Riverside Public Utilities continues to enhance the City of Riverside’s water supply reliability through a comprehensive recycled water program. The use of recycled water frees up drinking water supply, avoids costly imported water supplies and increases our water supply reliability. Every gallon of recycled water used results in a gallon of drinking water saved.
What is recycled water?
Recycled water, also called reclaimed water, is highly treated wastewater that can be reused again for a variety of purposes, including agriculture and landscape irrigation, industrial processes, and replenishing groundwater basins.
Is it safe for children and pets to play on grass irrigated by recycled water?
Yes, the California Department of Health Services has very high treatment standards for recycled water. Riverside Public Utilities recycled water meets or exceeds all State standards for water used for irrigation and other uses with similar public exposure.
What is recycled water used for?
The State has identified approved uses for recycled water in California based on the level of treatment. Riverside Public Utilities produces and distributes disinfected, tertiary treated recycled water (water treated three times). This water can be used for landscape irrigation and replenishing groundwater basins. This water is not approved for drinking.
What makes recycled water safe?
The State of California regulates how recycled water can be used. Recycled water gets treated three times at water reclamation plants. During the first treatment, large solids are removed. The second treatment uses bacteria to remove approximately 90% to 95% of the remaining solids and uses a disinfectant, such as chlorine, to destroy bacteria, viruses, and other pathogens. The third treatment process includes filtration and reverse osmosis as required. The treatment methods duplicate and accelerate nature’s purifying actions. Riverside Public Utilities produces and distributes disinfected recycled water, which is treated three times.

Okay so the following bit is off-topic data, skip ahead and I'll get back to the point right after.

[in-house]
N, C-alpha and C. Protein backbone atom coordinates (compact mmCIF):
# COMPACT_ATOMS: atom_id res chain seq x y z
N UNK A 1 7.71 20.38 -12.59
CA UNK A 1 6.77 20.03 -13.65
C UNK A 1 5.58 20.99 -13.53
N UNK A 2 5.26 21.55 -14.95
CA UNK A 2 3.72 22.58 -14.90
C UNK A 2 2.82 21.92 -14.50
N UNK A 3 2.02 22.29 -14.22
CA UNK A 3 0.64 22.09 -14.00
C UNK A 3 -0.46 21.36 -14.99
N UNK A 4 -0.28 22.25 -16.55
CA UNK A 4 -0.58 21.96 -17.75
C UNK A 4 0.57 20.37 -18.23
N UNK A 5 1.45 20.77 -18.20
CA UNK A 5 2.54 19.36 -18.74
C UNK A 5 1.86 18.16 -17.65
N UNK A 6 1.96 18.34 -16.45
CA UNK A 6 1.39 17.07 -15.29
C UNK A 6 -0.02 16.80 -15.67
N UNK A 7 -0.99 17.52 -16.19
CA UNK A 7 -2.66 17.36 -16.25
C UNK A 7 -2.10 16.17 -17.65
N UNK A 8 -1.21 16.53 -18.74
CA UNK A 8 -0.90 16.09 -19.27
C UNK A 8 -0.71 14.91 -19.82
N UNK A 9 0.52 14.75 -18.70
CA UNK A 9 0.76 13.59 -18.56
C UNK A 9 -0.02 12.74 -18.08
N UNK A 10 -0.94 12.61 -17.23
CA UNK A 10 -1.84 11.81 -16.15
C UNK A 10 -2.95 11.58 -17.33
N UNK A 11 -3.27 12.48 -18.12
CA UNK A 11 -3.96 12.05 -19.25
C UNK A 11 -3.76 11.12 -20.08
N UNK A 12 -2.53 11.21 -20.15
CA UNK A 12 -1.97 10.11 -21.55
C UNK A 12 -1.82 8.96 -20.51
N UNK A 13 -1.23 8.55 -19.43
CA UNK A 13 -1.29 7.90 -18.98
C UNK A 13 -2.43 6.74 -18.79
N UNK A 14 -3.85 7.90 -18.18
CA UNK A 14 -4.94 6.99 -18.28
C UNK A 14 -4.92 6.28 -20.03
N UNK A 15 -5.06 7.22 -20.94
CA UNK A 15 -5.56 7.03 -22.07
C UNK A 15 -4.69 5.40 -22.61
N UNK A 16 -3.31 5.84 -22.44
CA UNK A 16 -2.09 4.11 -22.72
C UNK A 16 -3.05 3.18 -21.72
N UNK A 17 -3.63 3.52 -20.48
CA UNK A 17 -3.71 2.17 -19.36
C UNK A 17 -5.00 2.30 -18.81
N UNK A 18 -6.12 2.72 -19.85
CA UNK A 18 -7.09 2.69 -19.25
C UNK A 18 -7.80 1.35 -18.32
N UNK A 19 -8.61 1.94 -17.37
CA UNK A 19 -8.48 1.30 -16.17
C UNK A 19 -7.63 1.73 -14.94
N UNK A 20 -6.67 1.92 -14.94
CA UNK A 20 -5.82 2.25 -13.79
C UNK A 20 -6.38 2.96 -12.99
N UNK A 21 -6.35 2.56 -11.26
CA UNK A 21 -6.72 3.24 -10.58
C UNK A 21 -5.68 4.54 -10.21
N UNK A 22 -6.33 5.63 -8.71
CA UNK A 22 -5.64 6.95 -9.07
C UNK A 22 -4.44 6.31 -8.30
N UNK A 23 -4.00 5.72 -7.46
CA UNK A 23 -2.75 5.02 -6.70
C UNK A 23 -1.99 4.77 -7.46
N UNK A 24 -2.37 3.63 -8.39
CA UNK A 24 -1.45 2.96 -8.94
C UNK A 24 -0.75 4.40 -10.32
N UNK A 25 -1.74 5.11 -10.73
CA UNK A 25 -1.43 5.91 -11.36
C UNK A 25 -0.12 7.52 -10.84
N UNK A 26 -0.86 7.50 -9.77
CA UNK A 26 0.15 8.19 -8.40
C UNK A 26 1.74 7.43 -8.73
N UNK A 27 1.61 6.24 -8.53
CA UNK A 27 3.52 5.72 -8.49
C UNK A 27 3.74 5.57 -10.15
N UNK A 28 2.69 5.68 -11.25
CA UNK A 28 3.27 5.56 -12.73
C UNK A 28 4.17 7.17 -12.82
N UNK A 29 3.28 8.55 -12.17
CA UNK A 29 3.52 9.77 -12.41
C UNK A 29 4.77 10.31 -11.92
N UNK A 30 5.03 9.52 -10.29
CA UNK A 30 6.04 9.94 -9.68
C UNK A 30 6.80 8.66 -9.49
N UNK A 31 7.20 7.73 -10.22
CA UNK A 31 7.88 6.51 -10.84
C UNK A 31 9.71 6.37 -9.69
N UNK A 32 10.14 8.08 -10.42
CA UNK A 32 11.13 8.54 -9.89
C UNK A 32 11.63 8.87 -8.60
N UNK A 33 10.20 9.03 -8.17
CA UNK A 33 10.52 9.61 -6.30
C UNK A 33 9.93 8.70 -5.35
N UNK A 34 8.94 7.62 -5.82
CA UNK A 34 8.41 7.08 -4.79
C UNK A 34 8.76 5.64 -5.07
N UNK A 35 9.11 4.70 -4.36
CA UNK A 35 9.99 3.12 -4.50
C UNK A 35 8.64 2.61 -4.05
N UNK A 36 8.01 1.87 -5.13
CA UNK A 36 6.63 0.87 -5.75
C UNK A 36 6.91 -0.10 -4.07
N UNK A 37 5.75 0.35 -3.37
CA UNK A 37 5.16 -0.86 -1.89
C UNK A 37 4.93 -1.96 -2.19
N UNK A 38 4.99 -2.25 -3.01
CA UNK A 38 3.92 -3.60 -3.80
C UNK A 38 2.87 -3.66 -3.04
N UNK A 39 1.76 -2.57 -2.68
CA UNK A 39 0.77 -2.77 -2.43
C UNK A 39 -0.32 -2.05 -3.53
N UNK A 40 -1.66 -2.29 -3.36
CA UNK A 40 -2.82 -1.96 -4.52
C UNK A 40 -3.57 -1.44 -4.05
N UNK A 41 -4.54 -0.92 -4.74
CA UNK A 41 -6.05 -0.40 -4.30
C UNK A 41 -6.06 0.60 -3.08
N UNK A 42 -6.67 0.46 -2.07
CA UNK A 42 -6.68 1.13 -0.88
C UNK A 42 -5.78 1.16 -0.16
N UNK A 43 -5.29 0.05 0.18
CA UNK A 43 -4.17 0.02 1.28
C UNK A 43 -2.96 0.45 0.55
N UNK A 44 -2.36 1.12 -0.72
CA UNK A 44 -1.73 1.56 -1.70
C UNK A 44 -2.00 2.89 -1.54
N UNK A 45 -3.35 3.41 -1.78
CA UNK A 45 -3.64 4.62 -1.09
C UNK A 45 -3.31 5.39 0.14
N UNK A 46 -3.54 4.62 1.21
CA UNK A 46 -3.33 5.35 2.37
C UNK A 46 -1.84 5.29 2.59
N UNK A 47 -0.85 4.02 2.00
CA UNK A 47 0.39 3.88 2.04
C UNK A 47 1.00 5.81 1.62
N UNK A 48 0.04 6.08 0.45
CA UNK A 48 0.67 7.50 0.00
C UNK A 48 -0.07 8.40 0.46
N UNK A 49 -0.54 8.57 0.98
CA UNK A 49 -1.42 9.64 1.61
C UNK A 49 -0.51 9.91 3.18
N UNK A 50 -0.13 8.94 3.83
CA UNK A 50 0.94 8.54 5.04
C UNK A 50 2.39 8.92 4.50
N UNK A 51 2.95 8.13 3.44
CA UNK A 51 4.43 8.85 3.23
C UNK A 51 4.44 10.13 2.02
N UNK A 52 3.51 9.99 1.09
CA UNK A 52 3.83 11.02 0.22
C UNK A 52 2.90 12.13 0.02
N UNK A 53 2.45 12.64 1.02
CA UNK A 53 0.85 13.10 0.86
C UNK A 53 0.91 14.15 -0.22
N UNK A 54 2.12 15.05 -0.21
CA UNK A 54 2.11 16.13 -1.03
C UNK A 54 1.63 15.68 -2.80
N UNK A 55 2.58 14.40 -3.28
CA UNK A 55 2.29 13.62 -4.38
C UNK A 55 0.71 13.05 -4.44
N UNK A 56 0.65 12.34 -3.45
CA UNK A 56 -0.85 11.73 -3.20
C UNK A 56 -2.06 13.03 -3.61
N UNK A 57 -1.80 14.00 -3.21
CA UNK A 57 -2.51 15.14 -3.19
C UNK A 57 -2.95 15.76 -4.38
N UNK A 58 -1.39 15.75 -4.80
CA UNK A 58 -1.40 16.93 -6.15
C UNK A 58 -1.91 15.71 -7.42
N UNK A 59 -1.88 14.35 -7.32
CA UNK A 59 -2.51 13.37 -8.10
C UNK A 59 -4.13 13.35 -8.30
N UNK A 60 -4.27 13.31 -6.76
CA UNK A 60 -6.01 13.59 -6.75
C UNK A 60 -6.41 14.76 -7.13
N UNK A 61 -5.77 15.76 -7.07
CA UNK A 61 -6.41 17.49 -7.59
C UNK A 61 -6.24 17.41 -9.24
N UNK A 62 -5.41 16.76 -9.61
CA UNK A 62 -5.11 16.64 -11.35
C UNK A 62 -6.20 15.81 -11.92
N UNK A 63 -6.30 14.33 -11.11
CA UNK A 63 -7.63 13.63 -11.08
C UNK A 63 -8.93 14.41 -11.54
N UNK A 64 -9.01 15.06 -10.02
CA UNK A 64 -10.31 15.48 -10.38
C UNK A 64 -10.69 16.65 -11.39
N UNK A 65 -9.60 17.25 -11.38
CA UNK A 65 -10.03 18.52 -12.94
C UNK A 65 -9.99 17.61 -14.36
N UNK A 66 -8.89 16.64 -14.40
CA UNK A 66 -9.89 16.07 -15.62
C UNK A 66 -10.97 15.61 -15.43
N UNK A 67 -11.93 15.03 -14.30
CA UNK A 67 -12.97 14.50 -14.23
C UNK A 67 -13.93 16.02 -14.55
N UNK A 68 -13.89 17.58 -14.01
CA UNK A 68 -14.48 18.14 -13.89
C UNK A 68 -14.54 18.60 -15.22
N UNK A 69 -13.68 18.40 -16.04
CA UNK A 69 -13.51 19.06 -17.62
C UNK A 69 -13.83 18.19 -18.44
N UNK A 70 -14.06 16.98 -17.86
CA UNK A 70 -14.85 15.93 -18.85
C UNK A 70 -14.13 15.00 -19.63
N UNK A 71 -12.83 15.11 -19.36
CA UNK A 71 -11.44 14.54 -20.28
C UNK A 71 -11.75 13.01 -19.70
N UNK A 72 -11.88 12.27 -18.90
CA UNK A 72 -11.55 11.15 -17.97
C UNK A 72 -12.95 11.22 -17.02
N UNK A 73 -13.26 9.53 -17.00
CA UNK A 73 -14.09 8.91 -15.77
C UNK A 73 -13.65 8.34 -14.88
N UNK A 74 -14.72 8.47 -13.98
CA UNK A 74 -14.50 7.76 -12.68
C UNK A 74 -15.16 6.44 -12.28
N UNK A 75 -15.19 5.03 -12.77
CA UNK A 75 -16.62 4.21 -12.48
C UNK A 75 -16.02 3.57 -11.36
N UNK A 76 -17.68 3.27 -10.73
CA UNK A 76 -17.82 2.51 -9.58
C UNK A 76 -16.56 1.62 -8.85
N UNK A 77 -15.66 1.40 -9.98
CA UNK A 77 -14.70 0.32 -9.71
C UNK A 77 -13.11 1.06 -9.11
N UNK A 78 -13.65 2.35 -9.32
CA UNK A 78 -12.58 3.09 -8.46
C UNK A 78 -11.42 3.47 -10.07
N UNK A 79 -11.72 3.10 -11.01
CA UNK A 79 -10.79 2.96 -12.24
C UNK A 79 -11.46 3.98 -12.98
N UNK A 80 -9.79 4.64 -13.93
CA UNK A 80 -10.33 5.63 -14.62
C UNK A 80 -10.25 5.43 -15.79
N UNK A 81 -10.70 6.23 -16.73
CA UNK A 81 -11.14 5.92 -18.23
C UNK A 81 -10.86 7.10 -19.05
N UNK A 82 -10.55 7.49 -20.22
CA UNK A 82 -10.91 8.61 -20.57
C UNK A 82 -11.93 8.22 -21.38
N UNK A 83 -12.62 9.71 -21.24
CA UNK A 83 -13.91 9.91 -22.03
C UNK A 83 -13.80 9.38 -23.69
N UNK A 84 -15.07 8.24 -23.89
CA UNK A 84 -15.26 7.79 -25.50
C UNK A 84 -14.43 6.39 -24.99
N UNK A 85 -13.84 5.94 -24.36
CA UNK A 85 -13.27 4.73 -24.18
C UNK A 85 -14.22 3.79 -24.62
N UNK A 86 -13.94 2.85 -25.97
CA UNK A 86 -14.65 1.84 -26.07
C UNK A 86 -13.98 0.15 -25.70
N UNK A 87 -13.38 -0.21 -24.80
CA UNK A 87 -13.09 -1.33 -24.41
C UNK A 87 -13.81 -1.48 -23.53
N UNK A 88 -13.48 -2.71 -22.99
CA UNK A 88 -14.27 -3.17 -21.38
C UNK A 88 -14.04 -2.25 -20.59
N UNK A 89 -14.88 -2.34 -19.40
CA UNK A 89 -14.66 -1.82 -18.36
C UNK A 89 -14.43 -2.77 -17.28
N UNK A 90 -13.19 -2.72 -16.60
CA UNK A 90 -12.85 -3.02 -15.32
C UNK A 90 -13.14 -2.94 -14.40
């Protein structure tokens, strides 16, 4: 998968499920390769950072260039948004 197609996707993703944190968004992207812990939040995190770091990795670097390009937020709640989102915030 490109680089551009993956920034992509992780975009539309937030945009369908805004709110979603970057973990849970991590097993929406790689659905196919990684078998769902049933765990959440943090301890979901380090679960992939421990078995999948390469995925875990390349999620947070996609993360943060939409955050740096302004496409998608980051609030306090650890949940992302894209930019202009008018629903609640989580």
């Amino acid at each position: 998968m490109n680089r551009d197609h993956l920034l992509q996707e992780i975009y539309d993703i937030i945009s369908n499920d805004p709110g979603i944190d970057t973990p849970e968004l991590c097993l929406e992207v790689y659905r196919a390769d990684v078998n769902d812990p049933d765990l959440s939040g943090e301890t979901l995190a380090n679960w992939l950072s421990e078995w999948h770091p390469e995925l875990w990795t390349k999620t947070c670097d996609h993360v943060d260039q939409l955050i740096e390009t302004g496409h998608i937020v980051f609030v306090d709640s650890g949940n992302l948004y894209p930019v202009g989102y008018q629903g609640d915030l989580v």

Is recycled water regulated?
Yes. There are a variety of laws, regulations and statewide policies that govern how recycled water is defined, what it can be used for, and under what conditions. California laws regulating recycled water are located in the Health and Safety Code, the Water Code, and Titles 17 and 22 of the California Code of Regulations. Title 17 of the California Code of Regulation describes the requirements for backflow prevention devices required at a site when recycled water is used. The requirements prevent recycled water from getting into the public drinking water system in the event a cross-connection occurs where recycled water is used. Title 22 of the California Code of Regulations describes the treatment requirements for recycled water, as well as approved uses based on the level treatment. Also included in Title 22 are the Use Area Requirements which describe restrictions of recycled water uses and the requirement to notify the public through signage that a site is using recycled water.
What is Purple Pipe?
Recycled water is delivered through a parallel distribution system that is completely separate from the drinking water infrastructure. This separate system uses what is known internationally as “Purple Pipe” to keep these valuable sources of water separate and make recycled water system easily identifiable. The use of Purple Pipe infrastructure helps ensure that cross-connections between two systems do not occur.
Can I get recycled water at my property?
The Jackson Street Recycled Water Pipeline Project will expand the recycled water line by a little more than three miles along Jackson Street (Please see Project Map). The first phase of the project will serve schools, parks and select industrial customers along the pipeline.
California Drinking Water-Related Laws
Division of Drinking Water’s Recycled Water Information
California Department of Water Resources
California Water Resources Control Board
Riverside Regional Water Quality Control Board